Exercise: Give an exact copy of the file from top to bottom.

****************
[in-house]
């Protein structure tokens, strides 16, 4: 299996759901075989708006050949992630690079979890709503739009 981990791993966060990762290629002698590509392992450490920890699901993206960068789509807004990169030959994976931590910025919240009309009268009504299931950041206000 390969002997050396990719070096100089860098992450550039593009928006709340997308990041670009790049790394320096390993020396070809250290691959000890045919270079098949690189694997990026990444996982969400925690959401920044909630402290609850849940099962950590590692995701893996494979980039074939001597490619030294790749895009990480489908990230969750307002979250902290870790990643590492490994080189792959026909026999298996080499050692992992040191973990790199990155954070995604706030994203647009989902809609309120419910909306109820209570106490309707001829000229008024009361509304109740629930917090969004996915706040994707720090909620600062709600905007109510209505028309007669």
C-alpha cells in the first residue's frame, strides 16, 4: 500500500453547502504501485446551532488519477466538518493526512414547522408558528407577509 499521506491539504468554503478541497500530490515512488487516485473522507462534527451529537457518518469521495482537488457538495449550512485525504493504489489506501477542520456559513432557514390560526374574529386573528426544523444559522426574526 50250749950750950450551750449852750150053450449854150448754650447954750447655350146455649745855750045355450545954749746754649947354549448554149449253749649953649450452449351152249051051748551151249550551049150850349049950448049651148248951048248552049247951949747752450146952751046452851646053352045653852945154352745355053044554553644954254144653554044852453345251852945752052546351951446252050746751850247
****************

[in-house]
């Protein structure tokens, strides 16, 4: 299996759901075989708006050949992630690079979890709503739009 981990791993966060990762290629002698590509392992450490920890699901993206960068789509807004990169030959994976931590910025919240009309009268009504299931950041206000 390969002997050396990719070096100089860098992450550039593009928006709340997308990041670009790049790394320096390993020396070809250290691959000890045919270079098949690189694997990026990444996982969400925690959401920044909630402290609850849940099962950590590692995701893996494979980039074939001597490619030294790749895009990480489908990230969750307002979250902290870790990643590492490994080189792959026909026999298996080499050692992992040191973990790199990155954070995604706030994203647009989902809609309120419910909306109820209570106490309707001829000229008024009361509304109740629930917090969004996915706040994707720090909620600062709600905007109510209505028309007669």
C-alpha cells in the first residue's frame, strides 16, 4: 500500500453547502504501485446551532488519477466538518493526512414547522408558528407577509 499521506491539504468554503478541497500530490515512488487516485473522507462534527451529537457518518469521495482537488457538495449550512485525504493504489489506501477542520456559513432557514390560526374574529386573528426544523444559522426574526 50250749950750950450551750449852750150053450449854150448754650447954750447655350146455649745855750045355450545954749746754649947354549448554149449253749649953649450452449351152249051051748551151249550551049150850349049950448049651148248951048248552049247951949747752450146952751046452851646053352045653852945154352745355053044554553644954254144653554044852453345251852945752052546351951446252050746751850247